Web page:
As well as all of the fun I have had making stock I have come across a few more serious aspects relating to the Craft Fair. The main three things to think about have been have been Trading Standards, copyright issues and costing. This blog looks at my experience with complying to trading standards.
I have two products that classify as 'toys' because they are aimed at babies and children under the age of 14. This means that I cannot sell them without a "CE" label and the work that goes into proving it is safe. I was told this initially by the volunteers that are running the fair, one of the many instances in which their help and guidance has been amazing. I contacted Trading Standards as advised and I had two meetings with an incredibly helpful officer. From what I have seen online the amount of advice and support varies by location and I have been really lucky with the input I received. I would advise that if anyone is considering selling toys, cosmetics or jewellery that they should be the first point of contact.
Because I am selling on a small scale I am able to put together a self-declaration file that I keep, and if needs be update, for 10 years. This blog is far from a definitive guide and I am not going to add in a lot of complicated legislation but I wanted to simply write about the things I had to think about. I found that a LOT of the things that you have to consider are common sense and I would hope that people making items for children would consider them anyway; for example I would never send a toy without pulling and tugging and shaking it for example, but the difference when doing things commercially is to be able to show that you have procedures in place.
The first toy I made my daughter had very cute little antennae and I swung it round by them just to make sure they were secure. She has now had it for almost 3 years and has never been as rough with it as I was! When looking at the legislation this comes under "forces applied". If you live elsewhere then you can go to test centres with your creations but as that is not possible up here I described how I carried out each test. I also wrote about the flammability of the fabrics I used. Thankfully all of the fabrics took quite a lot of effort to catch fire when I attempted to burn them. This was reassuring as there has been a lot in the press about flammable Halloween outfits recently.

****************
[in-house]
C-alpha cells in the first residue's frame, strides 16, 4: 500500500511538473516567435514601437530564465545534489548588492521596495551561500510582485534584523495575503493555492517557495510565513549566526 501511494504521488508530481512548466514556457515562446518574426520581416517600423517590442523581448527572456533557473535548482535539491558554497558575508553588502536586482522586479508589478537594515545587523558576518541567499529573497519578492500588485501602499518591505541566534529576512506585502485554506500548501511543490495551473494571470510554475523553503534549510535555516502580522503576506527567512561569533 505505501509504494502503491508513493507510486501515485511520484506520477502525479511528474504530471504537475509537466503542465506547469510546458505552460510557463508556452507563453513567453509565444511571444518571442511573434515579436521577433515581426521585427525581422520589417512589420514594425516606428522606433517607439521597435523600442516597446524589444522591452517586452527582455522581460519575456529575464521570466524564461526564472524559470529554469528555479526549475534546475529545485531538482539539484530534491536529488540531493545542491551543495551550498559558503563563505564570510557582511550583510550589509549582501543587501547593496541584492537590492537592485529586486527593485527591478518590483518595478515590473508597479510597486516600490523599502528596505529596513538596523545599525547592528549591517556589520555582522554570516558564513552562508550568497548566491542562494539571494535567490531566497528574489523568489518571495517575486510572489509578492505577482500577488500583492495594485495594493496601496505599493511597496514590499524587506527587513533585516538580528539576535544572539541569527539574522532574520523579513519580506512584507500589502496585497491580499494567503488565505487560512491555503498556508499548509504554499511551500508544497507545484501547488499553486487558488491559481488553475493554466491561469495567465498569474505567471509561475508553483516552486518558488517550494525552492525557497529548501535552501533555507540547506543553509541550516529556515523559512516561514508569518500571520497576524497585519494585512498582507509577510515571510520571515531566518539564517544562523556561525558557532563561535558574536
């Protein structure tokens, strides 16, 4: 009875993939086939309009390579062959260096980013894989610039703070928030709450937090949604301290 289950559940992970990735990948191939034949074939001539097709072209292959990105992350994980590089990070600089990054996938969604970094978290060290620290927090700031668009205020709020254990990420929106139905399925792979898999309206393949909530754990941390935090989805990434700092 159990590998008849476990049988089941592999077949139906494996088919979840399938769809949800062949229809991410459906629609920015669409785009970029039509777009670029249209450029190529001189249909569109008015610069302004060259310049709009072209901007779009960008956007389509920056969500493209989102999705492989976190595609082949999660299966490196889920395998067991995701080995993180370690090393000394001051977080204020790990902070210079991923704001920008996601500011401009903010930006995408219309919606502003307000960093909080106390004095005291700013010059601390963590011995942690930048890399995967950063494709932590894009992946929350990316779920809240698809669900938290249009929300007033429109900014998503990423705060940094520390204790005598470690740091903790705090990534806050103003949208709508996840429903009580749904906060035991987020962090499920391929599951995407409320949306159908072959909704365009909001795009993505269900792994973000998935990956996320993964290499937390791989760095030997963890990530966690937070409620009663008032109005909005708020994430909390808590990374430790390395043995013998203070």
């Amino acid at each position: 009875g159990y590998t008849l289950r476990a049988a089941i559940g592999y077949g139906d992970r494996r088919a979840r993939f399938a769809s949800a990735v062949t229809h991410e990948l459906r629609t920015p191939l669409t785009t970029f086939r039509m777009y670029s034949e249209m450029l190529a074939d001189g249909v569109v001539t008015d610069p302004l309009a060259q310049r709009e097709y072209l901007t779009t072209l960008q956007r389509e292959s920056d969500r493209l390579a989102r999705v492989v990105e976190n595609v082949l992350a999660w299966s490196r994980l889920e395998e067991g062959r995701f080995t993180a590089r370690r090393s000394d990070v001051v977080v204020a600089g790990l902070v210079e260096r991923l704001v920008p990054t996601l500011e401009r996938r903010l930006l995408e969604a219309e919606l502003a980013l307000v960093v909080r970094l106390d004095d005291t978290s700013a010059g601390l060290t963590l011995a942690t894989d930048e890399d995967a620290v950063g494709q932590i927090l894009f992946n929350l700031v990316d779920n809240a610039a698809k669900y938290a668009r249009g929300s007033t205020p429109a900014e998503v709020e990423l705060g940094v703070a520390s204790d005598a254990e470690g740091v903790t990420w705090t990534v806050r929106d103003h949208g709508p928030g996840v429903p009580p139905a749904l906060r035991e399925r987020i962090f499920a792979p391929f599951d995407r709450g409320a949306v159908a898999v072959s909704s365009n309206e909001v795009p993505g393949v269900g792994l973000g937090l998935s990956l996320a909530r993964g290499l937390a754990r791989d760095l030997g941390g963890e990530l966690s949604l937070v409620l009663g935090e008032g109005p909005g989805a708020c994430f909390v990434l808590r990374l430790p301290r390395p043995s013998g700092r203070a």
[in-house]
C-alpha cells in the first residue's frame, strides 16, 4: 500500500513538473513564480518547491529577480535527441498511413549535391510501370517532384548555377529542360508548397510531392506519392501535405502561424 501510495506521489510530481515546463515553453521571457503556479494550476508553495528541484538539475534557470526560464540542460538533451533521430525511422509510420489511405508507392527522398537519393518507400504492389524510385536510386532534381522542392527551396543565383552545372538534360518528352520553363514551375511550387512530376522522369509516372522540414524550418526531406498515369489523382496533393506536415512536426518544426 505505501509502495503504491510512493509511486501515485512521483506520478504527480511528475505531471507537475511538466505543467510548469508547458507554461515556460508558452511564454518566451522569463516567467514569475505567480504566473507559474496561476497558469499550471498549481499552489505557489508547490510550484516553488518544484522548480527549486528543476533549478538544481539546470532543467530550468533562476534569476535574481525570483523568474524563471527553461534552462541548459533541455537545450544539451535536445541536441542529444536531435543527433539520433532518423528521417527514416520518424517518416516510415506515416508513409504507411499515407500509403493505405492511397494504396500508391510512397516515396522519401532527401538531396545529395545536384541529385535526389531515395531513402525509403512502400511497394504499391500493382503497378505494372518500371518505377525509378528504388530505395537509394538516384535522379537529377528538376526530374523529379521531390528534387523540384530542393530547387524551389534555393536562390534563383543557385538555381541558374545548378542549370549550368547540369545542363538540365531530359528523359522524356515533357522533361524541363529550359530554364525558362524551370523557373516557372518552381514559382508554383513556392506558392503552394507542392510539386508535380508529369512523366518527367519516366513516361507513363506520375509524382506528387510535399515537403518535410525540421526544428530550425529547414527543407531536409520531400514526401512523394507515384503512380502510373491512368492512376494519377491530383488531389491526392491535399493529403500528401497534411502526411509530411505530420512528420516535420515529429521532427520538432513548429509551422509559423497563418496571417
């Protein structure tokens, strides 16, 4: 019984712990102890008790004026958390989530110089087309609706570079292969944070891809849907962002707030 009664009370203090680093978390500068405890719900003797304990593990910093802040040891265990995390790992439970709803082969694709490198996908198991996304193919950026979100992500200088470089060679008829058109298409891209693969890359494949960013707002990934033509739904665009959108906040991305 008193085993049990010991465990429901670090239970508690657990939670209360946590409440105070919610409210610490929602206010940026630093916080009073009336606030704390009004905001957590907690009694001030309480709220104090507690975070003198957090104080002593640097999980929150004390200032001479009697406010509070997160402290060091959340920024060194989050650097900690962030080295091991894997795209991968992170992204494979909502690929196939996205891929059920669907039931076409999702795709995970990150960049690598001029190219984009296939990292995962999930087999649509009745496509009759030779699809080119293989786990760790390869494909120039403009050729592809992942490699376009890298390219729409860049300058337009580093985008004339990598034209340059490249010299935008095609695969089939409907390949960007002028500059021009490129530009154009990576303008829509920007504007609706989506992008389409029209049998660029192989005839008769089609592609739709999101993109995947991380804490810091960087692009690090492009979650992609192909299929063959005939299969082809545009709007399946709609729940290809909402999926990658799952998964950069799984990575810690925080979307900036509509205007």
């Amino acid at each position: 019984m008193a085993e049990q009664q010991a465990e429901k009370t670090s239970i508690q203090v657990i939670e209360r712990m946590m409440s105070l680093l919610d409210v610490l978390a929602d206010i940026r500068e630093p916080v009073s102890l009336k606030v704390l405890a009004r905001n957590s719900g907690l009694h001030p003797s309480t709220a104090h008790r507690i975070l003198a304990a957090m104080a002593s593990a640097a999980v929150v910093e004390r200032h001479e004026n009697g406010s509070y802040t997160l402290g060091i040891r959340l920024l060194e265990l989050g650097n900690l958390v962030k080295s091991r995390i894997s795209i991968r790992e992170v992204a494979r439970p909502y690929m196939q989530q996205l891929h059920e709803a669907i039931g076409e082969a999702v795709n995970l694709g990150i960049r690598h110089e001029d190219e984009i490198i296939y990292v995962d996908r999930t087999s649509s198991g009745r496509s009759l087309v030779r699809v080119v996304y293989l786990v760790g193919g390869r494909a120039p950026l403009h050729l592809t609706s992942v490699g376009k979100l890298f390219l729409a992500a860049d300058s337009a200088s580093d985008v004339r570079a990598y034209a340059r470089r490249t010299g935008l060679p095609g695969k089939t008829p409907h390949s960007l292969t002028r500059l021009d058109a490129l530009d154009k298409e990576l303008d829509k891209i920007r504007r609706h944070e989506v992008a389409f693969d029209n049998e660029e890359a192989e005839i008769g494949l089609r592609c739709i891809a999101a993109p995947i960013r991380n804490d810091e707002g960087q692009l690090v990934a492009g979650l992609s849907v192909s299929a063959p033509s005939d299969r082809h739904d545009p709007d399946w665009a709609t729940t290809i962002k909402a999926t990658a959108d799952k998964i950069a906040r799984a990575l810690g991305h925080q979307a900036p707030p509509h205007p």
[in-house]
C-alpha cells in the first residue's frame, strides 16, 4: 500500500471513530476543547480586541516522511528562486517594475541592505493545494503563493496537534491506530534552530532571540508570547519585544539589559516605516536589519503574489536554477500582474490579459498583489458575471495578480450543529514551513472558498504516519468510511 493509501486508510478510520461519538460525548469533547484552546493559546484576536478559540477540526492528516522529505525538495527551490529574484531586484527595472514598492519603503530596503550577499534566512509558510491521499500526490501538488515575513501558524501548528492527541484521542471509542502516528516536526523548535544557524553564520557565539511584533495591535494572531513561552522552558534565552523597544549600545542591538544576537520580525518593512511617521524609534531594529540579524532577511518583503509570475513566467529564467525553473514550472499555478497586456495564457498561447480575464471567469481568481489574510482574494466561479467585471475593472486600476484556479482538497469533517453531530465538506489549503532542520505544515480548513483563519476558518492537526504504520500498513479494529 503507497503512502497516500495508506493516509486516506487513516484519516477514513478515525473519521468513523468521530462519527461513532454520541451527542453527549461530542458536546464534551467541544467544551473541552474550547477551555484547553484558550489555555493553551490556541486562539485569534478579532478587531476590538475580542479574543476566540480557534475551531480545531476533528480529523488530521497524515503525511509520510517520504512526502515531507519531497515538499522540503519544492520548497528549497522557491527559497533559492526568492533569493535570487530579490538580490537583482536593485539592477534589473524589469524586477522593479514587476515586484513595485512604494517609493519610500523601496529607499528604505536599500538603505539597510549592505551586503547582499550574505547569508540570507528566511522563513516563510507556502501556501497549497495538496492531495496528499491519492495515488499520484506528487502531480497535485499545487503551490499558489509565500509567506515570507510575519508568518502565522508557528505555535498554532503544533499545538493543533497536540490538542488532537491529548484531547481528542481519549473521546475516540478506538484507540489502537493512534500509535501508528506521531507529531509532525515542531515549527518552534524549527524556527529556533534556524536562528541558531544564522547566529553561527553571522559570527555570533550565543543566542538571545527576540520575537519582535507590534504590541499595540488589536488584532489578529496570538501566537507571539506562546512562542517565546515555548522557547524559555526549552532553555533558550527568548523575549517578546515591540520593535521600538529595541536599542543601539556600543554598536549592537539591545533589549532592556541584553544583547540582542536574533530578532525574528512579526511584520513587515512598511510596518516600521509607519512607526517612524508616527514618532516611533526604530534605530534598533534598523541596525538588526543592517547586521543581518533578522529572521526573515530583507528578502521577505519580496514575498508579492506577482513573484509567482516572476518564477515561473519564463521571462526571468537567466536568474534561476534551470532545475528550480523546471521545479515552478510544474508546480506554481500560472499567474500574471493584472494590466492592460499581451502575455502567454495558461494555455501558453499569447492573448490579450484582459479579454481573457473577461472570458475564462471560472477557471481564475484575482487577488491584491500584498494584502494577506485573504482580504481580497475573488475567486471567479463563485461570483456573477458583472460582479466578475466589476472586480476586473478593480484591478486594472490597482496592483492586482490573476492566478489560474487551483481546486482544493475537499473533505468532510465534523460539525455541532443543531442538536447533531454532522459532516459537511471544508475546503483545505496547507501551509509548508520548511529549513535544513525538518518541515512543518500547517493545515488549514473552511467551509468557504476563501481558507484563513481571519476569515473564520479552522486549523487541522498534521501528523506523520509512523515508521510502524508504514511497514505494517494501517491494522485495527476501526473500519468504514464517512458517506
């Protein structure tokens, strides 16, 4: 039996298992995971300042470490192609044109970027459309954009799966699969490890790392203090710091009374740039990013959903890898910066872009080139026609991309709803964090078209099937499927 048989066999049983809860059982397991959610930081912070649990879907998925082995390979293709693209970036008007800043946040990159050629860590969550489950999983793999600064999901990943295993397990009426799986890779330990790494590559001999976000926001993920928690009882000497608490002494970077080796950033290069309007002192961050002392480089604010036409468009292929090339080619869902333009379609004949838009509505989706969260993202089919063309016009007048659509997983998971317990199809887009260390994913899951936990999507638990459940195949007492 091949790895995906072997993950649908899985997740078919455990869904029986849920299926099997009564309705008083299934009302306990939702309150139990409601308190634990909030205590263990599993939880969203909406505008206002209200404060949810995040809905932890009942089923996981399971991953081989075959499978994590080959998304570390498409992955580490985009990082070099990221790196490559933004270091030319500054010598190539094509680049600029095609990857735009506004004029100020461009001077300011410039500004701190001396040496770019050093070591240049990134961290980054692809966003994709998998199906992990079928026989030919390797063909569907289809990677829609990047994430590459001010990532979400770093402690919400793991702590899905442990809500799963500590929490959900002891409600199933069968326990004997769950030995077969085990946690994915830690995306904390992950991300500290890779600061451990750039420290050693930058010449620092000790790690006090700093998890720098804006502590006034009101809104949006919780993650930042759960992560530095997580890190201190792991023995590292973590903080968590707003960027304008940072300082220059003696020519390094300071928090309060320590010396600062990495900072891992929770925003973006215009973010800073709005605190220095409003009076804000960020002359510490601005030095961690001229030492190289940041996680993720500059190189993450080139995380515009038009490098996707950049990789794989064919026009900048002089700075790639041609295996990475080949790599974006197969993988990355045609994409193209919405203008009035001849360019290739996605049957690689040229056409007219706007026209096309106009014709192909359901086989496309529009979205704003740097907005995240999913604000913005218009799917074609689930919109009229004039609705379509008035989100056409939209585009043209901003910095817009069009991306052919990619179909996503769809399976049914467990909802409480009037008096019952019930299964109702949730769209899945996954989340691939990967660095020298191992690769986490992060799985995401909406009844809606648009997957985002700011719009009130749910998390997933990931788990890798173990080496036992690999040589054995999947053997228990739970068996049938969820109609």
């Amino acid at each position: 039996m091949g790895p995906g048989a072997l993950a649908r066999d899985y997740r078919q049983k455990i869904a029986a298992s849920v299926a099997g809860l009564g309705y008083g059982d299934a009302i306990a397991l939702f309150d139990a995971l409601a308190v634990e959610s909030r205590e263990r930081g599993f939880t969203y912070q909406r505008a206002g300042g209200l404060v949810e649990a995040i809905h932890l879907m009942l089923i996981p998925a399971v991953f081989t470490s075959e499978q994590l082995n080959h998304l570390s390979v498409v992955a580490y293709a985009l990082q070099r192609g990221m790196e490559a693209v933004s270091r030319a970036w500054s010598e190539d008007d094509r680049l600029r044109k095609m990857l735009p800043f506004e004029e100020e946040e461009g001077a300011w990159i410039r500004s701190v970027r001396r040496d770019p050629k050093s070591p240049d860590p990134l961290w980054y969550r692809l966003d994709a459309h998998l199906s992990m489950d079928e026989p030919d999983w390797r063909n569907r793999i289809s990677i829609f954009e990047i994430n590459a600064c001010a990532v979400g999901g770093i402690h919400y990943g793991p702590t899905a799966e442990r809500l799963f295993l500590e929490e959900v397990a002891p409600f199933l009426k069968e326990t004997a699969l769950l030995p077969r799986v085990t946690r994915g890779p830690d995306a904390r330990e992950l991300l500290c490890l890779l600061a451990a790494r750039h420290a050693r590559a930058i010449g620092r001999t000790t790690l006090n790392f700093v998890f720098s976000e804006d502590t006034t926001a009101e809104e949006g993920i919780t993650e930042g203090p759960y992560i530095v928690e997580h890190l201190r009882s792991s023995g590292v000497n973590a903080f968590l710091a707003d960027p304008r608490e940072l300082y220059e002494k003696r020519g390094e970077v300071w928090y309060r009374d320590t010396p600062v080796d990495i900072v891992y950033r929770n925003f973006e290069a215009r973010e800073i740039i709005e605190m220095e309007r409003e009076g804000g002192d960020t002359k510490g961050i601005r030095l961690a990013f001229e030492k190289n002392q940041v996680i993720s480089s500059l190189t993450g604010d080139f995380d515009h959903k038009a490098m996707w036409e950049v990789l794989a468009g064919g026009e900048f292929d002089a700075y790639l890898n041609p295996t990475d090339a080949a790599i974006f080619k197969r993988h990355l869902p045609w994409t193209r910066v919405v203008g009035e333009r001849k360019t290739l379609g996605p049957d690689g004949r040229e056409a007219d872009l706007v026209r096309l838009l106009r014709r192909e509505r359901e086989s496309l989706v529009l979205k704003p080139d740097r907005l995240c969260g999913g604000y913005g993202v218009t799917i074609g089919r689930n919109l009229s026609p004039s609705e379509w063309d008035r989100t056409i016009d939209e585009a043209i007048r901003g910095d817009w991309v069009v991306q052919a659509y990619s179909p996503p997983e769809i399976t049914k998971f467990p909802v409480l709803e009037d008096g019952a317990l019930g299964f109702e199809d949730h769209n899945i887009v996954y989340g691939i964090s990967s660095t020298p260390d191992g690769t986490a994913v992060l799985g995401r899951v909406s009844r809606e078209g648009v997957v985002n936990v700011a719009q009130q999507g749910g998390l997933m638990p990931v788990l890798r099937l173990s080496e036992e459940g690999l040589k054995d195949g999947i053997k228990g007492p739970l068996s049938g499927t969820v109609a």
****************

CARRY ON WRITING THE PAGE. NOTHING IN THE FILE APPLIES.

In the past I have made juggling balls, using rice to fill them, which was fine for family, but to sell them it was suggested that I use plastic pellets designed for toy filling instead as the rice could harbour nasty bacteria if it got damp. For added strength I had already designed the juggling balls to have a double bag and in my CE report I wrote about stitch length and strength as well as how I make sure all pins have been removed. There needs to be batch traceability so I have marked these ones so I know which pellet filling they have. I do not use any stuffing but if I did it would need to be traced as well. The report also contained dimensions and descriptions of my product along with photographs. It is obviously important that the fabric is clean and the stuffing is new. I used all new fabrics, although up-cycling of fabric would be fine as long as it is adequately cleaned.
Thankfully my toys contained no mechanical or moving parts and I decided to use felt eyes so nothing could come loose. Neither would any of my toys fit into the test cylinder that is used to check if there are any choking hazards. As a parent I find it reassuring that all of these regulations are in place. I know that I check the seams on all toys and those that are made on a larger scale will also wear down with time. I have seen people claim that this is "health and safety gone mad" but I think it is just about making sure people consider all of the factors that are needed. I do, however, find it frustrating that the regulation is written in a far more convoluted way than I think it needs to be.